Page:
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Lamar Jackson silences critics (for now) with huge postseason win

“I don’t know what led me to it,” Jackson said.  

His second rushing touchdown of the game gave the Ravens a three-score advantage over the Houston Texans. Momentum carried him well out of the field of play. The All-Pro quarterback reemerged with a mob of his teammates near the stands. Jackson and left tackle Ronnie Stanley posed for the eager multimedia specialists. Rookie receiver Zay Flowers met him near the Baltimore sideline with a skyward leap, and Jackson carried the ball the whole way.

“I don’t know where he was going, but I was just following him,” said Stanley, who was the lead blocker on the touchdown. “That’s just our job: go where the quarterback goes.” 

Jackson and the Ravens were another subpar half of football away from potentially facing a long offseason, one filled with questions about their postseason impotence. By the start of the fourth quarter, Jackson made sure any possible naysayers would remain inside the woodwork – and why he’s about to win his second MVP award. 

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The No. 1 seed Ravens defeated the No. 4 Texans on Saturday, 34-10, in the AFC divisional round. They’ll host the winner of the Kansas City Chiefs-Buffalo Bills next Sunday in the conference’s title game. It’s the deepest Baltimore has advanced with Jackson as its quarterback and will mark the first time an AFC Championship Game will take place in Baltimore since the Colts hosted it in 1971.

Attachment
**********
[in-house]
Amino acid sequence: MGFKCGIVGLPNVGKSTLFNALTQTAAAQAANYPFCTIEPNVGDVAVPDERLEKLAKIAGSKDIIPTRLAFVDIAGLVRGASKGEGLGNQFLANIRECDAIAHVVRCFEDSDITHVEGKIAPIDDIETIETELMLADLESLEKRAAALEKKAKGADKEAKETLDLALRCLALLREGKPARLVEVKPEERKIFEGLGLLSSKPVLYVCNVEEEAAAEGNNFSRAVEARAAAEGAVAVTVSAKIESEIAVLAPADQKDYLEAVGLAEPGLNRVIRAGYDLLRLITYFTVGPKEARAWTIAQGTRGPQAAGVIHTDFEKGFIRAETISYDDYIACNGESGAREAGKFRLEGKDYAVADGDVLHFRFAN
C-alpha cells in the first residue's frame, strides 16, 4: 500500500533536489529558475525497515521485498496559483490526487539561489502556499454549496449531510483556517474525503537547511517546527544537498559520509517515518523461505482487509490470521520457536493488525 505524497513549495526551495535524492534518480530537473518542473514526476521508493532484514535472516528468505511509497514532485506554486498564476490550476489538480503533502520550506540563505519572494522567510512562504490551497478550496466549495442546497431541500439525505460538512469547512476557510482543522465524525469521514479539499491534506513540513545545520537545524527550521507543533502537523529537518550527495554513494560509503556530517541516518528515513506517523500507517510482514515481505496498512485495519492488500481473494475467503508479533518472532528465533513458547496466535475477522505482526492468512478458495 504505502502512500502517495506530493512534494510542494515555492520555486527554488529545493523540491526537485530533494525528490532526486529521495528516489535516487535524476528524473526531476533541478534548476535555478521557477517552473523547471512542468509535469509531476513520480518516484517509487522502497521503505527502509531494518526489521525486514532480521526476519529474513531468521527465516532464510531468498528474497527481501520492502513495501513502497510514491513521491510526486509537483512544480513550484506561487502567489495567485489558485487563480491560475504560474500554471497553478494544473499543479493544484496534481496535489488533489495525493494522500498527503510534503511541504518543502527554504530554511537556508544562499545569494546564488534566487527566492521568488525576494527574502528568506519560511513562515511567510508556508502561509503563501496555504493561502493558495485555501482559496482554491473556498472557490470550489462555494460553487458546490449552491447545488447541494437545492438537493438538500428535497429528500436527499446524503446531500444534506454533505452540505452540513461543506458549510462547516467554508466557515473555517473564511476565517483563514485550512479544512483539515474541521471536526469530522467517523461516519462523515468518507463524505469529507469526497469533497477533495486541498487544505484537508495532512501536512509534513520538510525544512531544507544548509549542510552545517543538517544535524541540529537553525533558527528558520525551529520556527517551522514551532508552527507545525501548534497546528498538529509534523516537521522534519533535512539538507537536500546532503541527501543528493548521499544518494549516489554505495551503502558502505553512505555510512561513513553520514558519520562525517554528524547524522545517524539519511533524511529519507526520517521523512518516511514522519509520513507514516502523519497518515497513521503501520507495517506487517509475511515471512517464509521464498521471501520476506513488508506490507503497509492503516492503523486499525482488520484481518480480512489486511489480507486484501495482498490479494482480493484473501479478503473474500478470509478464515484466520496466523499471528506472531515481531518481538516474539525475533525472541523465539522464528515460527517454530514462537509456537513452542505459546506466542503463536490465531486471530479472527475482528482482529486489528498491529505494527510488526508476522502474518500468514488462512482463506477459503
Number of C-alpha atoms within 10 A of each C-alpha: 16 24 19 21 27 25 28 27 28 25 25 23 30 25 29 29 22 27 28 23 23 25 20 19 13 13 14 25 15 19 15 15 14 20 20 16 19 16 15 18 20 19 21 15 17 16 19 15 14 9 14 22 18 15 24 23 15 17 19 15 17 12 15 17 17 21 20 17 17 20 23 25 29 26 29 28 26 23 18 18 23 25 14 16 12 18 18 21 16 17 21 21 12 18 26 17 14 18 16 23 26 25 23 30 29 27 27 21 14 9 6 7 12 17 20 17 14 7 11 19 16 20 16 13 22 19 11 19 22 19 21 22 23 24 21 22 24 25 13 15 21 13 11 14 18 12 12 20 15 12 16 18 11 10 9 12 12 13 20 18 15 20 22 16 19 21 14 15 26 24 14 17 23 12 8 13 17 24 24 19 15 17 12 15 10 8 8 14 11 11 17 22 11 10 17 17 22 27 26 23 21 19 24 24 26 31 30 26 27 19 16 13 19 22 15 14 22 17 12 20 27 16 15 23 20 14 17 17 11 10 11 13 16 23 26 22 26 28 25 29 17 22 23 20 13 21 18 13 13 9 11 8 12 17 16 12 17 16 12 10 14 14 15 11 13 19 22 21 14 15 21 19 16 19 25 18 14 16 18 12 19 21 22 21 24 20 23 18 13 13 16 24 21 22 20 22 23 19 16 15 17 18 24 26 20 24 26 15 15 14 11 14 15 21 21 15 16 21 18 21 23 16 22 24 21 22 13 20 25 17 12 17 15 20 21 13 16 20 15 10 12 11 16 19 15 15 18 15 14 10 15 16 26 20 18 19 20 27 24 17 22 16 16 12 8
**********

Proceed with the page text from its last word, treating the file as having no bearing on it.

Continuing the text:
“I thought Lamar was going to play great, but he’s played great all year,” Ravens head coach John Harbaugh said. “Just now, it’s more important than ever.” 

Jackson finished with four total touchdowns. For the second time in his career, Jackson had two rushing touchdowns and two passing scores in a game. The 2019 MVP was 16 of 22 for 152 yards through the air. He rushed 11 times for 100 yards and became the first quarterback in NFL history with three 100-yard rushing performances in the postseason. 

But it wasn’t pretty the whole time. Jackson had 52 passing yards in the first half, which ended with the Ravens going three-and-out on three consecutive possessions. The score was tied at 10, Jackson was sacked three times. A positive for Baltimore was that Jackson managed 50 rushing yards on six attempts. In the locker room at halftime, Jackson did most of the talking. His message included lots of profanity, he said. 

“We were rusty. It was cold as heck out there,” Jackson said. “Everything played a factor. But the thing I’m proud about our team is that we came out in the second half and did what we were supposed to do: points on the board.” 

Kick returner Devin Duvernay – back from injured reserve – jolted the Ravens at the start of the second half by taking the kickoff out to the 45-yard line. Jackson waltzed into the end zone six plays later on a 15-yard designed quarterback draw up the middle. He shrugged off a near-interception on the play before and previously completed three throws in rhythm to advance Baltimore into the red zone.